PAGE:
What's to be done? Grimm had a few ideas:
o Volunteers have to be challenged to use their skills effectively; it's just silly to use a trained social worker to stuff envelopes.
o Regular opportunities to volunteer - rather than sporadic ones - tend to keep people interested and engaged.
o Organizations that screen and match their volunteers, provide recognition for their volunteers and have some kind of individual on staff to manage the volunteers do best at retaining these helpful people.
o Volunteers will thrive if they report to someone who demonstrates that they're important to the organization. Many organizations give volunteers to a lower-level employee, which leads them to believe they're not seen as an important resource.
o It can be very helpful to offer some training or professional development for the volunteers.
"Government management systems generally penalize poor performance more than they reward good performance. Thus it becomes more important to avoid failure than to achieve success." We just came across this un-sourced quote online. We think it's right on the money in many cities, counties and states. Wonder if anyone knows who said it first.
Requiring public sector employees to live in the same region in which they work has always seemed like a questionable management technique. But there may be another means to the same end that utilizes more of a carrot than a stick. According to the Modesto Bee in California, city employees who work in Ripon, California, can borrow up to $83,000, based on the median sale price, for a down payment on a house in the city.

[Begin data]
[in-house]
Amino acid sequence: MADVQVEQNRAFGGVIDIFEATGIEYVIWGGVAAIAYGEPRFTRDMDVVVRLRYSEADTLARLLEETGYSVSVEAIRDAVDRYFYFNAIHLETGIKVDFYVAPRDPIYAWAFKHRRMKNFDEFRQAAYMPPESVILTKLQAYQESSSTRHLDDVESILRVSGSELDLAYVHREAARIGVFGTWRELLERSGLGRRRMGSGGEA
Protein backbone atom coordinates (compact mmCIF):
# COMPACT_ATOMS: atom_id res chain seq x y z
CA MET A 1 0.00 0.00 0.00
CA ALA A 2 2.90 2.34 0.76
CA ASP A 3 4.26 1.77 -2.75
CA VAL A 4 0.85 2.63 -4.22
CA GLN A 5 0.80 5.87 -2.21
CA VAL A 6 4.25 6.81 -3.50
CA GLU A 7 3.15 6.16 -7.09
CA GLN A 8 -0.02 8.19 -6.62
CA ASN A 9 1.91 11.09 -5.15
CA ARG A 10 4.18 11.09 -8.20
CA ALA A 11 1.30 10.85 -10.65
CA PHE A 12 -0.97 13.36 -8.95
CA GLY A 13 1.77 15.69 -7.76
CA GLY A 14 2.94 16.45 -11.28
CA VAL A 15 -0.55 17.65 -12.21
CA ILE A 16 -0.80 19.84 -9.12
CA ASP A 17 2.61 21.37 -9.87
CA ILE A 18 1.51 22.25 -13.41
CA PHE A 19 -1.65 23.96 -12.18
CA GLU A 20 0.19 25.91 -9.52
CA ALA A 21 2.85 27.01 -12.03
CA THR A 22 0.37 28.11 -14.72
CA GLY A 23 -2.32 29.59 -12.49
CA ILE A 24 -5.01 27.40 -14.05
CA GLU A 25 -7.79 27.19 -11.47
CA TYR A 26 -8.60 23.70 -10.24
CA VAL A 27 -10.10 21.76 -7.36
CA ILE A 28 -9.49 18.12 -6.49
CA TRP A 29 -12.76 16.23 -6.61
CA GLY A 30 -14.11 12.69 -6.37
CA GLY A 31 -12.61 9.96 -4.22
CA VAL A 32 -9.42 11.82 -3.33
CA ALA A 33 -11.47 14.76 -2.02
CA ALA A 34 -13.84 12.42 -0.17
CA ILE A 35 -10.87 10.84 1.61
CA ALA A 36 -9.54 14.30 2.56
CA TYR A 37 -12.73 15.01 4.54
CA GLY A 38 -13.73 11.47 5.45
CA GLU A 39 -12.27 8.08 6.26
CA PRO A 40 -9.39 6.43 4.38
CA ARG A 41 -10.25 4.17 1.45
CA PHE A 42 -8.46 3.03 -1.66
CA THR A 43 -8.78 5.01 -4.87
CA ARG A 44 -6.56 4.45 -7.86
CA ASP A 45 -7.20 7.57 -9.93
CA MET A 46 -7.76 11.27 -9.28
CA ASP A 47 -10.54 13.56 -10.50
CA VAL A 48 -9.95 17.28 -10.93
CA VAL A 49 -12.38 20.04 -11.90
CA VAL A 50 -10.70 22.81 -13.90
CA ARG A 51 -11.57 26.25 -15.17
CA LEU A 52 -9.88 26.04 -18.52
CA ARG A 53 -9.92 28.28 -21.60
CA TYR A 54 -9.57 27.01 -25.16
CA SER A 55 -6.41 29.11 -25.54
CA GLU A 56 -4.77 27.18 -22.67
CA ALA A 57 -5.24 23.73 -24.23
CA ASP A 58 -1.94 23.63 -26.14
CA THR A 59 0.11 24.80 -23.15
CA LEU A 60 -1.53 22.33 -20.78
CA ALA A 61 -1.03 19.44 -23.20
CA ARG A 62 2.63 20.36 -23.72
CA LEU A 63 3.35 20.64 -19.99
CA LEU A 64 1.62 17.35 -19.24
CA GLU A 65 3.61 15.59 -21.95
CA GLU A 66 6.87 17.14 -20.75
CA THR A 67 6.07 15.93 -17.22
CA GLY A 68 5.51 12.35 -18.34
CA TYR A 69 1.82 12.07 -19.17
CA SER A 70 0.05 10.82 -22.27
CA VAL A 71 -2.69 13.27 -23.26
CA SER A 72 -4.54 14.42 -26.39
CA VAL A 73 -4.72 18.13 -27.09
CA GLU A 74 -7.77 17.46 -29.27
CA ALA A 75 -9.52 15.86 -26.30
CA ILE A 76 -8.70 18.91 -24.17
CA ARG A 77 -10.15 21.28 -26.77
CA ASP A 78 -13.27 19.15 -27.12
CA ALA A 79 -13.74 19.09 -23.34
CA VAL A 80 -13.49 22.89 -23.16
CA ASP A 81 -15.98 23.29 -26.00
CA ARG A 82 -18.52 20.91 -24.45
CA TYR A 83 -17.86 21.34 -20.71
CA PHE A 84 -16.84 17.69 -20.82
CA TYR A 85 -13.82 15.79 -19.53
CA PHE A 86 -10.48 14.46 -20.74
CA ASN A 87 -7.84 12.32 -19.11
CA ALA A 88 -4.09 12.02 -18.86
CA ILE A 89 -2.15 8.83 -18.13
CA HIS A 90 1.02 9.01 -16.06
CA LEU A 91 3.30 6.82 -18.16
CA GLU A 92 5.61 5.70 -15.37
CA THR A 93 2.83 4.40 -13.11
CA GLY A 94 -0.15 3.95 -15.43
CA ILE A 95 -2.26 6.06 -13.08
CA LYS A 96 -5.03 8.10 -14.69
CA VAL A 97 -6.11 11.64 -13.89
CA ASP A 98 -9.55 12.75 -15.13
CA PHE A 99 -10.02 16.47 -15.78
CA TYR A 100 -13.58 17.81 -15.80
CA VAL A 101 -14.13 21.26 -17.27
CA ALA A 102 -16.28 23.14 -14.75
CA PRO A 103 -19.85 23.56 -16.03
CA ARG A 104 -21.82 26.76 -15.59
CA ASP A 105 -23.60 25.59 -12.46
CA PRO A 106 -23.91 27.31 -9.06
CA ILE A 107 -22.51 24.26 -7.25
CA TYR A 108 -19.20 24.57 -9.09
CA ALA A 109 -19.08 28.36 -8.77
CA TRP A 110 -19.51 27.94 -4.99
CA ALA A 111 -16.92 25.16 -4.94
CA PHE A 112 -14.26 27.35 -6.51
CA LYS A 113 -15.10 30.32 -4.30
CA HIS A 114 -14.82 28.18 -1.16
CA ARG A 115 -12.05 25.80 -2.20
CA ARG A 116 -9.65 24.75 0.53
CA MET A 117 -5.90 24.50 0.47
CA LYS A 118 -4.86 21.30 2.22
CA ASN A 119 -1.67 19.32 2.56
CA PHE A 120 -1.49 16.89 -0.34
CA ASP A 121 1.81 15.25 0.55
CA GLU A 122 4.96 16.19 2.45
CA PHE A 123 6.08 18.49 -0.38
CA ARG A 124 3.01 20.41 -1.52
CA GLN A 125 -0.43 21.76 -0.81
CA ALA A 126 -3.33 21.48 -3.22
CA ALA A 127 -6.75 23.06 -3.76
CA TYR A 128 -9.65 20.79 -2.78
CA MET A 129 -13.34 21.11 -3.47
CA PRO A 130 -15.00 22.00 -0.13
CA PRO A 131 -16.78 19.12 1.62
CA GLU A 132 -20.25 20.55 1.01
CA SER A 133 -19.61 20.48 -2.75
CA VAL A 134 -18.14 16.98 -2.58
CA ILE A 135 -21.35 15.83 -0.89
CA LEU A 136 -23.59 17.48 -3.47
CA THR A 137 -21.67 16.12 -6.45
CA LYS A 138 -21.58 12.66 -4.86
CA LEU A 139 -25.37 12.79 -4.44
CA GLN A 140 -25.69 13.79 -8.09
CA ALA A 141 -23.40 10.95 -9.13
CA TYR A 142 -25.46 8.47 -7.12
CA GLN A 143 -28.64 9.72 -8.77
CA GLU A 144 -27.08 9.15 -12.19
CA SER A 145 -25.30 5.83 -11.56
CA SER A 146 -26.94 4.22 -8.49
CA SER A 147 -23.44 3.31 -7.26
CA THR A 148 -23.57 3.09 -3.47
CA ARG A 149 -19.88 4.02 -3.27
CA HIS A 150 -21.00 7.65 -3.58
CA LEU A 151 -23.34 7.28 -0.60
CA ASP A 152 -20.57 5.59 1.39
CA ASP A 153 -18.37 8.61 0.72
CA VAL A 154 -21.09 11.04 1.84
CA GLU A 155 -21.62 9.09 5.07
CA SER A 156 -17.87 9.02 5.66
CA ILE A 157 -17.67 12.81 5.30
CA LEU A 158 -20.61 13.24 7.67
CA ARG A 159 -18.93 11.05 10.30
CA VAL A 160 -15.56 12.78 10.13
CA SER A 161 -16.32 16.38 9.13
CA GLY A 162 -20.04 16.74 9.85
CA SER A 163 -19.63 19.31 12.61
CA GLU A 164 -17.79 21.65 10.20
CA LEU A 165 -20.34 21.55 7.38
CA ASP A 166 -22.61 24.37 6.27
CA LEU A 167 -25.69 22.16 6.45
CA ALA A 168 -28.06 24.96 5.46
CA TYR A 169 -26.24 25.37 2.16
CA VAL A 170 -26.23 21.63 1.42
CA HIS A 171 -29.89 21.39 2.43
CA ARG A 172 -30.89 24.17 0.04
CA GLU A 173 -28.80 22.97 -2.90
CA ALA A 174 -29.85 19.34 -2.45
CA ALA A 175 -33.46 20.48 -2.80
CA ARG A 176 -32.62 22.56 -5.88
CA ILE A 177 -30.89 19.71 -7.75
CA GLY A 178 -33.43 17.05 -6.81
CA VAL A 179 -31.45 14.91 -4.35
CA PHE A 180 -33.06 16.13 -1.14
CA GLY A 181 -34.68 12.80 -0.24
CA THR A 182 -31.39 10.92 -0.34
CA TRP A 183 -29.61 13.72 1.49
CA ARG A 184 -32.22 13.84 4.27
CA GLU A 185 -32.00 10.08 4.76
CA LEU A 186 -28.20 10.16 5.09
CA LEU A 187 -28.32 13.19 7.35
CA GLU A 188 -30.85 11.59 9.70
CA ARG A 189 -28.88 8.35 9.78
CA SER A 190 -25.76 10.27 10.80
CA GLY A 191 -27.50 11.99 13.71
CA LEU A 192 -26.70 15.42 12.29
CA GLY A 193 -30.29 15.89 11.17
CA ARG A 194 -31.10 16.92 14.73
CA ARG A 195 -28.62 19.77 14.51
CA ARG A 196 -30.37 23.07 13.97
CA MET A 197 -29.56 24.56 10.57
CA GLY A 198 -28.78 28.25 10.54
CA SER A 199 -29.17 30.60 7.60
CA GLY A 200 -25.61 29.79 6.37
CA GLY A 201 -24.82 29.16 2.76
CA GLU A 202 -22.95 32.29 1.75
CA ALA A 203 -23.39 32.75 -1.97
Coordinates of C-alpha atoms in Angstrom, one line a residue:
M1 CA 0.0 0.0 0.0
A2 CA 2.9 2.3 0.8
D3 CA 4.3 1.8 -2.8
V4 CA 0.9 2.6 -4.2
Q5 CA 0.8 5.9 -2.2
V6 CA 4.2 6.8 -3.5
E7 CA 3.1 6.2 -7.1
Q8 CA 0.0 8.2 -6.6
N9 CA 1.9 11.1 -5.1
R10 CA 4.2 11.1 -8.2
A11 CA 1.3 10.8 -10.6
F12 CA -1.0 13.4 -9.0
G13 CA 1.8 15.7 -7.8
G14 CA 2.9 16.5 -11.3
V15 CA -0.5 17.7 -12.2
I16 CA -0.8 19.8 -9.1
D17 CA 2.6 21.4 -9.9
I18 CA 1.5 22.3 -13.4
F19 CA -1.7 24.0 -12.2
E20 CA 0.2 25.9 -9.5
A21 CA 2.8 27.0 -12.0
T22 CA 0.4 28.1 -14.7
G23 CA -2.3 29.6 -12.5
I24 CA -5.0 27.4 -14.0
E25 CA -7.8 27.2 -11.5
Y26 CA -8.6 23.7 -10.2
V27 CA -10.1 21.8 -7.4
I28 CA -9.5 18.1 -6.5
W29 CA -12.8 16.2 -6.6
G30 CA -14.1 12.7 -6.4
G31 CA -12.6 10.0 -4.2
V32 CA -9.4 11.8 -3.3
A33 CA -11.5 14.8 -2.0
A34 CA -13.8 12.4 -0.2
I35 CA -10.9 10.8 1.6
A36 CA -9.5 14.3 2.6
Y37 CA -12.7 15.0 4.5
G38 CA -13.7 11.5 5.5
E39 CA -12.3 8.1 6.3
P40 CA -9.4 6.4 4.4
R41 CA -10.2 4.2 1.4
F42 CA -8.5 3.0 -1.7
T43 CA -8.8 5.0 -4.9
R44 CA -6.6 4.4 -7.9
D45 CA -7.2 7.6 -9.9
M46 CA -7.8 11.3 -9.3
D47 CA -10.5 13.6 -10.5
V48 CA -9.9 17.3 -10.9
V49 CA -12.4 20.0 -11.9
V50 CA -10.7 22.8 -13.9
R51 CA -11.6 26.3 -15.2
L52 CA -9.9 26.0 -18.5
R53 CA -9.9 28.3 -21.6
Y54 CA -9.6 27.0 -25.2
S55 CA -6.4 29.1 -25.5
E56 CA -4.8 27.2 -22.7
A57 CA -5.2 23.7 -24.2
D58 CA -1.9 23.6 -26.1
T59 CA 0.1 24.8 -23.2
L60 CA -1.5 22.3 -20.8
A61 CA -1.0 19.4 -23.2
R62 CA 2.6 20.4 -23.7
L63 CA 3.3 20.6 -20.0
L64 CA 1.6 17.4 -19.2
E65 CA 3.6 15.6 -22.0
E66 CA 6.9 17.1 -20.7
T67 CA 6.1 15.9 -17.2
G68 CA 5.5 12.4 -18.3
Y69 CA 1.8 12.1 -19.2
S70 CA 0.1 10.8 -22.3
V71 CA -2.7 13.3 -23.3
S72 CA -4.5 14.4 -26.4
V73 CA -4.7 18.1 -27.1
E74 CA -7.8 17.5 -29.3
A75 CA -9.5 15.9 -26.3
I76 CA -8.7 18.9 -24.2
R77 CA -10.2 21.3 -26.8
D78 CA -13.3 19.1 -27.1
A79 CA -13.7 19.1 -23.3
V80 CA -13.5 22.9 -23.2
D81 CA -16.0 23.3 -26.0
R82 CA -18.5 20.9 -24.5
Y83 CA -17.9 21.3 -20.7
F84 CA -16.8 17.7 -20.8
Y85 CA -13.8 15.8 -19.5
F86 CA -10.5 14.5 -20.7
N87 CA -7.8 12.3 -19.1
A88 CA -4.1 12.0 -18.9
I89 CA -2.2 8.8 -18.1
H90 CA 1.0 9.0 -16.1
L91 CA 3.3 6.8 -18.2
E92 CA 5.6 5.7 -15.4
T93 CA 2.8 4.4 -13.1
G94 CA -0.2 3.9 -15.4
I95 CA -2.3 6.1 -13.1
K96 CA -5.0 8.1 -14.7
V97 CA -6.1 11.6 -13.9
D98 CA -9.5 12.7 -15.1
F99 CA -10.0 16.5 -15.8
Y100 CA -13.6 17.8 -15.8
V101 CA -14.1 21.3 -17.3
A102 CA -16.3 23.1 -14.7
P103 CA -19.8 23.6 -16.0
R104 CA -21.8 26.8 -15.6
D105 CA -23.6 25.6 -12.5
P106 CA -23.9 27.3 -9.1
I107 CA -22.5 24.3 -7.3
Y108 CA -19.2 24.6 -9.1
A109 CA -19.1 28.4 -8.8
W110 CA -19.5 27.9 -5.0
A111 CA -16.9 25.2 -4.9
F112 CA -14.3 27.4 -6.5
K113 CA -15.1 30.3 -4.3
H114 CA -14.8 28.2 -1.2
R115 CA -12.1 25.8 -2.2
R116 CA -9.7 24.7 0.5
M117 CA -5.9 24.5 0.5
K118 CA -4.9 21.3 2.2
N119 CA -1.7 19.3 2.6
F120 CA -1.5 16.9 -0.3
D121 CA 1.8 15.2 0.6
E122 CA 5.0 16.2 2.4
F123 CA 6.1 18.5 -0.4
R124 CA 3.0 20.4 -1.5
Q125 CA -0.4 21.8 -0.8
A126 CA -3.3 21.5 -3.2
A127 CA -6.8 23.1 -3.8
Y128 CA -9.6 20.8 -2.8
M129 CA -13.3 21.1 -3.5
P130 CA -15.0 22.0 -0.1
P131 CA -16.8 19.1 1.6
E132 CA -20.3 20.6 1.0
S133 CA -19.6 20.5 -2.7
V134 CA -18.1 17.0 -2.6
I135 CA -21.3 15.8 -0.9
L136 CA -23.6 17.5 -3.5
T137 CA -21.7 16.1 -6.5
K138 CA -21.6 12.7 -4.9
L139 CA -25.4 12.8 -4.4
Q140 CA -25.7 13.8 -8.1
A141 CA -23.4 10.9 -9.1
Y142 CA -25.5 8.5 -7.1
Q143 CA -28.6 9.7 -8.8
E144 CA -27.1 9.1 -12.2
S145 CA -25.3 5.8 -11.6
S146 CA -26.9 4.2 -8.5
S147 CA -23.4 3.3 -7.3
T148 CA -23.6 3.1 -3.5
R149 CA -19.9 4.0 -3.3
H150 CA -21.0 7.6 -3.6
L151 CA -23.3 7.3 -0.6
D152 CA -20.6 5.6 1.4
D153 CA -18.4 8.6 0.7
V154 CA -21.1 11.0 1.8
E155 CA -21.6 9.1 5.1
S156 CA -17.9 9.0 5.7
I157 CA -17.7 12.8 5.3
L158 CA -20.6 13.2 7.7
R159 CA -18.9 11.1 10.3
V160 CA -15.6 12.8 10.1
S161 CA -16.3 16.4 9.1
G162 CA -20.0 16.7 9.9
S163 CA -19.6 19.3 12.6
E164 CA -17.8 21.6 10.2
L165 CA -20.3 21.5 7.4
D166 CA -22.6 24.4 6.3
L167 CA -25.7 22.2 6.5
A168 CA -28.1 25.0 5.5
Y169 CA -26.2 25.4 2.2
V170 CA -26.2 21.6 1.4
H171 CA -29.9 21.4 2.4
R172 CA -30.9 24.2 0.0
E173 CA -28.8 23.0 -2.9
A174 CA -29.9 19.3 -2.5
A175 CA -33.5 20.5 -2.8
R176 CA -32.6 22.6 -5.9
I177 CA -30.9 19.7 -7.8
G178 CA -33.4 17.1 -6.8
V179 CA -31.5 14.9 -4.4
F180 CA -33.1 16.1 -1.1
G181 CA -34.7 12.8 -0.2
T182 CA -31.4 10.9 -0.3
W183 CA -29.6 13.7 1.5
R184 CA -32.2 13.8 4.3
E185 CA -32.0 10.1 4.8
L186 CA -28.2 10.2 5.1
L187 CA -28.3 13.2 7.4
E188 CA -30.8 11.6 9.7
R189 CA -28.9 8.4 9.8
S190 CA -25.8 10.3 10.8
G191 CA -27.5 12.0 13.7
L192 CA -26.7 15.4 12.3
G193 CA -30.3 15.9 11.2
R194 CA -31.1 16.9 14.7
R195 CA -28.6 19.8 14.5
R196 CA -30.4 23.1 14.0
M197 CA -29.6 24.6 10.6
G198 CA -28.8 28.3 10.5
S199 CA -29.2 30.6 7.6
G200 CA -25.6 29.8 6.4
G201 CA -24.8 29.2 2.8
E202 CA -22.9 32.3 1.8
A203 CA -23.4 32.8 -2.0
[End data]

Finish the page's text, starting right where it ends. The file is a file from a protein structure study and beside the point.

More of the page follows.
According to the Bee, "They have no interest or payments for the first 10 years, with $1,000 forgiven for each of those years of employment with the city. After 10 years, employees start to repay the loan -- minus $10,000." One result: 90 percent of the police force is participating, and the department hasn't had any officers leave -- aside from retirements -- in the six-plus years since the program was launched.
You'll never be lonely if you get e-mails from the Kaiser Family Foundation. As far as we're concerned, this organization provides the best, most complete, most authoritative information about health care in America. We wanted to point you, right now, to a particularly useful tool it has developed: an interactive Medicaid benefits online database. As Kaiser explains, "Using this tool, Medicaid benefits can be compared across the 50 states, the District of Columbia and the US Territories or by specific service.... The online tool contains Medicaid benefits survey data from 2003, 2004 and 2006 with information about benefits covered, limits, co-payments and reimbursement. The tool includes an interactive map, an expandable list of benefits, and the ability to compare data across the three survey periods." To see it, click here.
States and cities have focused an awful lot of attention on drunken driving over the years. And that's certainly a good thing. According to Mothers Against Drunk Driving, all states have now lowered the legal blood alcohol concentration limit from .10 to .08 percent for adults, and all states have passed Zero Tolerance laws which prohibit drivers under 21 from having any measurable amount of alcohol in their blood system. But according to an article in New York Car and Travel, a publication of the American Automobile Association, this laudable work may be missing out on something pretty important: drunk walkers.
"According to the most recent statistics," the article explains, "34 percent of pedestrians age 16 or older killed in traffic collisions had a blood-alcohol concentration at or above .08, the legal limit for drivers in New York State." Ever hear of an officer checking the blood alcohol of strollers? It doesn't sound very practical. But we can't help but wonder whether some smart managers - armed with this kind of information - might figure out a way to save some lives by addressing this problem.
Research Assistant: Heather Kleba